Choosing which team to pick for your franchise in MLB: The Show can be a daunting task. Do you want to rebuild? What about picking a team loaded with cash, but little talent to show for it? What if you just want to pick a team with all of the tools at your disposal, and your only job is to win a World Series? The fact is, there is a variety of great teams to kick off your franchise with, but you only get to choose one. Over the course of the next couple of weeks, we'll be going division by division and team by team to help you make your choice. With our fourth entry, here's the AL Central:
Depth Chart: Most people really liked what the Indians did with their roster, last year. Unfortunately, Nick Swisher and Michael Bourne have been significant disappointments, and there wasn't enough talent around them to help turn things around. This year, Cleveland relies heavily upon an up-and-coming pitching staff. There is enough talent spread around the roster that if everything goes right, a wildcard spot wouldn't be impossible. Better yet, there are a handful of trade pieces that could help any franchise user in a rebuild.
Pitchers: Masterson, Kluber, Salazar, Bauer, McCallister B-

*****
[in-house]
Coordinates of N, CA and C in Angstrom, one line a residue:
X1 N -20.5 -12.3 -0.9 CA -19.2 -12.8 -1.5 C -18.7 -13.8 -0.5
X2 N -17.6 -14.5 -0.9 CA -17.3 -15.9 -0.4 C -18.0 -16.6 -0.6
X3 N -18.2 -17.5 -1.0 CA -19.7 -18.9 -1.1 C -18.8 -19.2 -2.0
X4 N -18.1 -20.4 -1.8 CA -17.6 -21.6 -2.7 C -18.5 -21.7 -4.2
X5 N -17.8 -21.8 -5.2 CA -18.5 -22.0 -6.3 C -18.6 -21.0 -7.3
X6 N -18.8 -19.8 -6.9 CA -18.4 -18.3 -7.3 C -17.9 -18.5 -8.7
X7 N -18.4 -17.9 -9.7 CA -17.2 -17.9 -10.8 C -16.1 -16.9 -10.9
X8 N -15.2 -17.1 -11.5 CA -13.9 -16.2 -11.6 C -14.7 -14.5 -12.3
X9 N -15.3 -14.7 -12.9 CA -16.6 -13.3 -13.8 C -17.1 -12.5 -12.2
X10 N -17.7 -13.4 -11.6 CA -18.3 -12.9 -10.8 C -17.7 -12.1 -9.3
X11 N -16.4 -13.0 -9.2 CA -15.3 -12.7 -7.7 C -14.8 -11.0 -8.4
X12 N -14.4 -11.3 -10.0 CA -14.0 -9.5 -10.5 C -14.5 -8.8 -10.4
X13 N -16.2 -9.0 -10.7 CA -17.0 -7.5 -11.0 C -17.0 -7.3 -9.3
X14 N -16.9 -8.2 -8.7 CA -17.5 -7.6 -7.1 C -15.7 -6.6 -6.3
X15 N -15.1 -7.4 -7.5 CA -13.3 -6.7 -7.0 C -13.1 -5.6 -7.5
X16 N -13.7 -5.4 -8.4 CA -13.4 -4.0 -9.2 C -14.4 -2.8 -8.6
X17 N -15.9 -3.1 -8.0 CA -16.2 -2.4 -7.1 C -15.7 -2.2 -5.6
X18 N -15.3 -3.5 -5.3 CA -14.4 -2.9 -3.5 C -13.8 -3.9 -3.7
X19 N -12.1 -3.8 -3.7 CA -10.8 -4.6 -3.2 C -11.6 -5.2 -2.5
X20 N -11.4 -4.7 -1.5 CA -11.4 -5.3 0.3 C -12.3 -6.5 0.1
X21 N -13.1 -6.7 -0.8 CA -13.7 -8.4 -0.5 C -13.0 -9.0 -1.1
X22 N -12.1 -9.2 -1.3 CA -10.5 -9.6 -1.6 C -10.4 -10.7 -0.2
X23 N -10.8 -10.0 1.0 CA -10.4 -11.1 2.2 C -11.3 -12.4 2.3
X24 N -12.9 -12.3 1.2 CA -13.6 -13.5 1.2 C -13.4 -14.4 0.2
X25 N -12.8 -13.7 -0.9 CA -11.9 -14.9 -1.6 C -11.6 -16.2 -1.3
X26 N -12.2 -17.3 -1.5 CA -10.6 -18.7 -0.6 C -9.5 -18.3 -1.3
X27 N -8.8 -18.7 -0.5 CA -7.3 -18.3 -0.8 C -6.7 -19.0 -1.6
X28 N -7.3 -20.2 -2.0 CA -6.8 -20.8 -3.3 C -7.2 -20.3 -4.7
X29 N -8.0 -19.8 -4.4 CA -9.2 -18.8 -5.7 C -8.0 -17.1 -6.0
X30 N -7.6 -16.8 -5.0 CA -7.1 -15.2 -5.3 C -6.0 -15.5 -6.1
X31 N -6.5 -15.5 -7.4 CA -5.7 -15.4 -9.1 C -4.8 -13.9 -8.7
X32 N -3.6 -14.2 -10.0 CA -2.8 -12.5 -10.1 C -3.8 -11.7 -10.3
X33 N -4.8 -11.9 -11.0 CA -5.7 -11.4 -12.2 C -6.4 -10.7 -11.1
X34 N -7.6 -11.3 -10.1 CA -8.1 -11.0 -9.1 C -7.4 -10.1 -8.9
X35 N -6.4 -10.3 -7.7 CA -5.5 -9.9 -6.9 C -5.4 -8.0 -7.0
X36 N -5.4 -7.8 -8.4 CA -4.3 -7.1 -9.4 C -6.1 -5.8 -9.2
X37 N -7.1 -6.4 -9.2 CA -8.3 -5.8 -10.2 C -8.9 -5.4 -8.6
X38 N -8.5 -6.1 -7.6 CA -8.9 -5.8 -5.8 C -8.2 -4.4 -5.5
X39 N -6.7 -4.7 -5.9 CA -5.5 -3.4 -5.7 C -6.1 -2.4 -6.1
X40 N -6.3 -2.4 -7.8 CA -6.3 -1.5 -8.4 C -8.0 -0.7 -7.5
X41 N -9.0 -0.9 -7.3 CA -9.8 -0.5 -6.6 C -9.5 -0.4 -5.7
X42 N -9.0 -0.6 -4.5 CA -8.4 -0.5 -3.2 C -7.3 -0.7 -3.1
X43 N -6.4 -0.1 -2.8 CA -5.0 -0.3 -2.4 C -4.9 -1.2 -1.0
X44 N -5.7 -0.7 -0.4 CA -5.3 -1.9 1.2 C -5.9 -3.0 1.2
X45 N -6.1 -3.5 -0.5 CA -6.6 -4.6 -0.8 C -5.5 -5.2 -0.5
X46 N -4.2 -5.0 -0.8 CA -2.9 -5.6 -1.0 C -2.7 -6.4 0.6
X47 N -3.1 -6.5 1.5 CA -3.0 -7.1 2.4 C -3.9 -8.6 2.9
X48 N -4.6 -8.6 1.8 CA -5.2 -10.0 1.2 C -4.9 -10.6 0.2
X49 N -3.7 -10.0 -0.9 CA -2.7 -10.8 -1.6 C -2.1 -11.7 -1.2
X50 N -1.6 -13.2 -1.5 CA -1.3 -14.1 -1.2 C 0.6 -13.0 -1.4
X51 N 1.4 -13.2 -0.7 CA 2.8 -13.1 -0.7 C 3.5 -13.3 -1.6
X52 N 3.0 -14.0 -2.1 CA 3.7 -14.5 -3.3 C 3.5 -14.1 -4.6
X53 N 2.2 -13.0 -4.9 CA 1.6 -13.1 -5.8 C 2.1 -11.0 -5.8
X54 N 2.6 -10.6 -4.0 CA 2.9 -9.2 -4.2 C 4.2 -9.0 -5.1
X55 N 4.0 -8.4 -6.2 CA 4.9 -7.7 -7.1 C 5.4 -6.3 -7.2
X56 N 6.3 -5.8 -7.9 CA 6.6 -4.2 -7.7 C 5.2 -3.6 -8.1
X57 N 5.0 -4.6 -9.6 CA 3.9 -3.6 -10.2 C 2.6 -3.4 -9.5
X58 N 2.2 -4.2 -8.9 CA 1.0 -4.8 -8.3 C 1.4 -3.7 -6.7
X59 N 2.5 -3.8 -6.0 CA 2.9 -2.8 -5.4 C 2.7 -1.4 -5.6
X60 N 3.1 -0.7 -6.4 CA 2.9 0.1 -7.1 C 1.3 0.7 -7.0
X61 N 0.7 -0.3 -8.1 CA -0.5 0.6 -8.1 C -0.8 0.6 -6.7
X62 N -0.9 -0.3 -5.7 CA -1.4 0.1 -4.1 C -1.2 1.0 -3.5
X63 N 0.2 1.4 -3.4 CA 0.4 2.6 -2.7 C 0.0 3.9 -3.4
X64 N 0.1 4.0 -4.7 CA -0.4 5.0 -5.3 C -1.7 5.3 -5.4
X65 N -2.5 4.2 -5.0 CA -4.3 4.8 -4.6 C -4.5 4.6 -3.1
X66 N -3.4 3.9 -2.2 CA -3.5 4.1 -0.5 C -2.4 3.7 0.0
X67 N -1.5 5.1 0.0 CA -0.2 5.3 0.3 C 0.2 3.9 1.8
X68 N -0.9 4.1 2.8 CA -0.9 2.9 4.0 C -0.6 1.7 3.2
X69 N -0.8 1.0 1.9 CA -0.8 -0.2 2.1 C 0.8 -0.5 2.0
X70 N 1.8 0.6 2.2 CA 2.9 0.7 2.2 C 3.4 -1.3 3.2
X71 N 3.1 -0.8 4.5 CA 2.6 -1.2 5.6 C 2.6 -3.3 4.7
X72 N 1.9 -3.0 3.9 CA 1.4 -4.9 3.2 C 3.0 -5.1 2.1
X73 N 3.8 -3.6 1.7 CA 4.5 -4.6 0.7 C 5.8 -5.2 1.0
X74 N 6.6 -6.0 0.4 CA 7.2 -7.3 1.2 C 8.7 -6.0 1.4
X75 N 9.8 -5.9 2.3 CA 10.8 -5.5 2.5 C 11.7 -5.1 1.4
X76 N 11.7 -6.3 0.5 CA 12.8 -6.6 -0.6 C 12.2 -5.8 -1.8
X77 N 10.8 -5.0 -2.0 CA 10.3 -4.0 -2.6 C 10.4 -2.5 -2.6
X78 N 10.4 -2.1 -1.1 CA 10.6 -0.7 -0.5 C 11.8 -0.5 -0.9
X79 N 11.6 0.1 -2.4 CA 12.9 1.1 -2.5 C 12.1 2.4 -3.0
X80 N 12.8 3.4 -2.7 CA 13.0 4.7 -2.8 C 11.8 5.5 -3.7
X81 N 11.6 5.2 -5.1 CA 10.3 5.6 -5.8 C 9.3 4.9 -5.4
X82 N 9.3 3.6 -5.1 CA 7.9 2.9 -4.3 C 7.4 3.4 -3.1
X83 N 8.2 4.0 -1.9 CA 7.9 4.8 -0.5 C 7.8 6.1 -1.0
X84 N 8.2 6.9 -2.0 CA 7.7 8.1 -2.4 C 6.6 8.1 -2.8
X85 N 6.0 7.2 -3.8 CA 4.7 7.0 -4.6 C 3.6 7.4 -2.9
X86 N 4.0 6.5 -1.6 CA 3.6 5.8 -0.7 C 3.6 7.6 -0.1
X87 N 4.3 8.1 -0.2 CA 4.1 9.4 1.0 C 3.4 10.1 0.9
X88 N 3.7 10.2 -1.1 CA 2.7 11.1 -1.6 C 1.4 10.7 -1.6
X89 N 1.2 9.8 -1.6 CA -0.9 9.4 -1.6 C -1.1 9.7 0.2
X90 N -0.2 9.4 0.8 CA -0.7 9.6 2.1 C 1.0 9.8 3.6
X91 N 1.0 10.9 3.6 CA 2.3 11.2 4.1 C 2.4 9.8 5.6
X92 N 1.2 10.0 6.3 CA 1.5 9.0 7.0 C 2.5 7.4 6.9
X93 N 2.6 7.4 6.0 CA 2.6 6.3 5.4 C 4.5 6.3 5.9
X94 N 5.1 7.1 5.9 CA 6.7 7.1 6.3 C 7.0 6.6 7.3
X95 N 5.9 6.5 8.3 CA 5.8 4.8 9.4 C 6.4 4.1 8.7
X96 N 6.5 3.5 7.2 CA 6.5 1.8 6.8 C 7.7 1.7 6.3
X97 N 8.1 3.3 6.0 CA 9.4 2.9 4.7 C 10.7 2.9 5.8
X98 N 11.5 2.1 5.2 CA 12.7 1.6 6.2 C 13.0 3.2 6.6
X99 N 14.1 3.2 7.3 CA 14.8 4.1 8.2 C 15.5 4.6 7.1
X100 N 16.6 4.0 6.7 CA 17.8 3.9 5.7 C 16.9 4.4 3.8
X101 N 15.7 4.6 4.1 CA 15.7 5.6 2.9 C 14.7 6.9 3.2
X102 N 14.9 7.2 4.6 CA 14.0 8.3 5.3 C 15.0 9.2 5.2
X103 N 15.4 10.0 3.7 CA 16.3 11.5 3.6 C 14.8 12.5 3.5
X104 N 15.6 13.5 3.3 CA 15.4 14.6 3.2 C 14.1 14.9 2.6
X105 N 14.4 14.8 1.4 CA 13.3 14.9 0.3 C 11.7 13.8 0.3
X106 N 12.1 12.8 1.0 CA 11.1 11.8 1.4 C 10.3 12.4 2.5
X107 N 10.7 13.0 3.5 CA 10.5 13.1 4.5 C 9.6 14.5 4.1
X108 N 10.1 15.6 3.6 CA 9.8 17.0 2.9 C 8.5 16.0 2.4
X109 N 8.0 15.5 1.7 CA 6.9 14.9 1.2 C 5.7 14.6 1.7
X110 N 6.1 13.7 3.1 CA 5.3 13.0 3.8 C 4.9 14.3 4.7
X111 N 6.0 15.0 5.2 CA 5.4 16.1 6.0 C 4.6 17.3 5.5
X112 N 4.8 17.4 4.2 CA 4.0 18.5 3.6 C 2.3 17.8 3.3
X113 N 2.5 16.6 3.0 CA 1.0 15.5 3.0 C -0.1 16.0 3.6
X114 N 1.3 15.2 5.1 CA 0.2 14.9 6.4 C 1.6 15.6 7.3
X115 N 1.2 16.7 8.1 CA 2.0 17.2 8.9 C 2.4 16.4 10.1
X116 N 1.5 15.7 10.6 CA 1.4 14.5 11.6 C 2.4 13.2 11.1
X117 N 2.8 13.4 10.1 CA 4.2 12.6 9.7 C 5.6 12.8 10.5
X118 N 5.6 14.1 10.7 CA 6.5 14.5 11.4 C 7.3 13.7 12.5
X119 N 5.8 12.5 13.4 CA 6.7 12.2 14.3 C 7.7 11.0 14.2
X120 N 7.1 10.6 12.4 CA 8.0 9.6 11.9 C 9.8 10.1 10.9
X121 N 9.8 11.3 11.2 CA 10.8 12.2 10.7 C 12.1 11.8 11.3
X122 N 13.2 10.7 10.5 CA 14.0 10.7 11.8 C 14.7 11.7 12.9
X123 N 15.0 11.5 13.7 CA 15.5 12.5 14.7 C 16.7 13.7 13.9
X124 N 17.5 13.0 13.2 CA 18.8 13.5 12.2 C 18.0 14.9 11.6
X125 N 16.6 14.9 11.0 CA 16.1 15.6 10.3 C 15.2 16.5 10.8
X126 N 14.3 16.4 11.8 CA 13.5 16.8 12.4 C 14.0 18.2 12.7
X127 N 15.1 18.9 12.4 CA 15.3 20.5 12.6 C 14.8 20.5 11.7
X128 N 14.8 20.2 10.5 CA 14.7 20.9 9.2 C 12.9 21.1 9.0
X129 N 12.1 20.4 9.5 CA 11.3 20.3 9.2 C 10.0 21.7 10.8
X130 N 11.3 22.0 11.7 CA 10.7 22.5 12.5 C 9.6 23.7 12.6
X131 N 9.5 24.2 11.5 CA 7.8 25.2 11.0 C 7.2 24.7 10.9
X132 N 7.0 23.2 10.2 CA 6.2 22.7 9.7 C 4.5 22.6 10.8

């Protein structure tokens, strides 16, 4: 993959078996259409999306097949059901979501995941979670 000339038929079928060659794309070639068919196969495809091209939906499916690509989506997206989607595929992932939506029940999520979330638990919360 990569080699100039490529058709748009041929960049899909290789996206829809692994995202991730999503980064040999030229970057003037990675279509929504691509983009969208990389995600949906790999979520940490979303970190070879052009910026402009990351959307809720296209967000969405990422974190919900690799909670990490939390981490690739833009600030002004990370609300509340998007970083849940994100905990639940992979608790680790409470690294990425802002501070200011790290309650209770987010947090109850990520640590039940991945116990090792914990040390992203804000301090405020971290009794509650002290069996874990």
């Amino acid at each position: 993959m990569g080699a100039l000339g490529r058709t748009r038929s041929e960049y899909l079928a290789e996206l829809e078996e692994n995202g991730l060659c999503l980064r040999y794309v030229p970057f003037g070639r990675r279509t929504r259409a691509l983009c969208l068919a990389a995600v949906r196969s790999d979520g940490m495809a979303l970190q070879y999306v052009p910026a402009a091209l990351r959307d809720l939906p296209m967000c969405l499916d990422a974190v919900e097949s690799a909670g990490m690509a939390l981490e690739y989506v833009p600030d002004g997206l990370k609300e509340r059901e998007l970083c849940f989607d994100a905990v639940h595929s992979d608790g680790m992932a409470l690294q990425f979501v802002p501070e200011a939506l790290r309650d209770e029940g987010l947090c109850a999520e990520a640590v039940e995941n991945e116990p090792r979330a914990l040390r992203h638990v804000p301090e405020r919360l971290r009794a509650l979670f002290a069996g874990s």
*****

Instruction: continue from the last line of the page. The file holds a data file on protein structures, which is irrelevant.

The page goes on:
Bullpen: Allen, Shaw, Axford, Outman B+
Infield: Gomes, Swisher, Kipnis, Cabrera, Santana B-
Outfield: Brantley, Bourne, Murphy C+
Bench: Giambi, Aviles, Raburn, Chisenhall C+
Farm System: The key will be holding onto Francisco Lindor, one of the best prospects in all of baseball. Outside of Lindor, most of the pieces the Indians have in their farm system (depending on whether or not Bauer makes your opening day roster, or not) is a long ways off from making a noticeable impact.
Keep An Eye On: Lindor (SS), Frazier (OF), Anderson (SP) C
Ballpark: Progressive Field isn't one of the more remarkable parks in the MLB, but there is a certain charm to it. Backing up to downtown Cleveland, the park feels smack dab in the middle of the city. The overly large wall in left-field is sure to provide plenty of disappointment for right-handed hitters. C+
Summary: Add the Cleveland Indians to the handful of teams in the MLB who seem stuck between making a playoff run, and having to rebuild from scratch. There are plenty of options to take this organization in, so if making big choices is your kind of thing, the Indians might be for you.
Kansas City Royals
Depth Chart: Let's face it, the Royals should probably be better. Outside of the controversial Shields for Meyer swap with Tampa Bay, the Royals have done everything exactly the way you're supposed to as a mid-market team: drafted well, developed well, and signed well. The unfortunate caveat is that none of their talent has produced at the same time.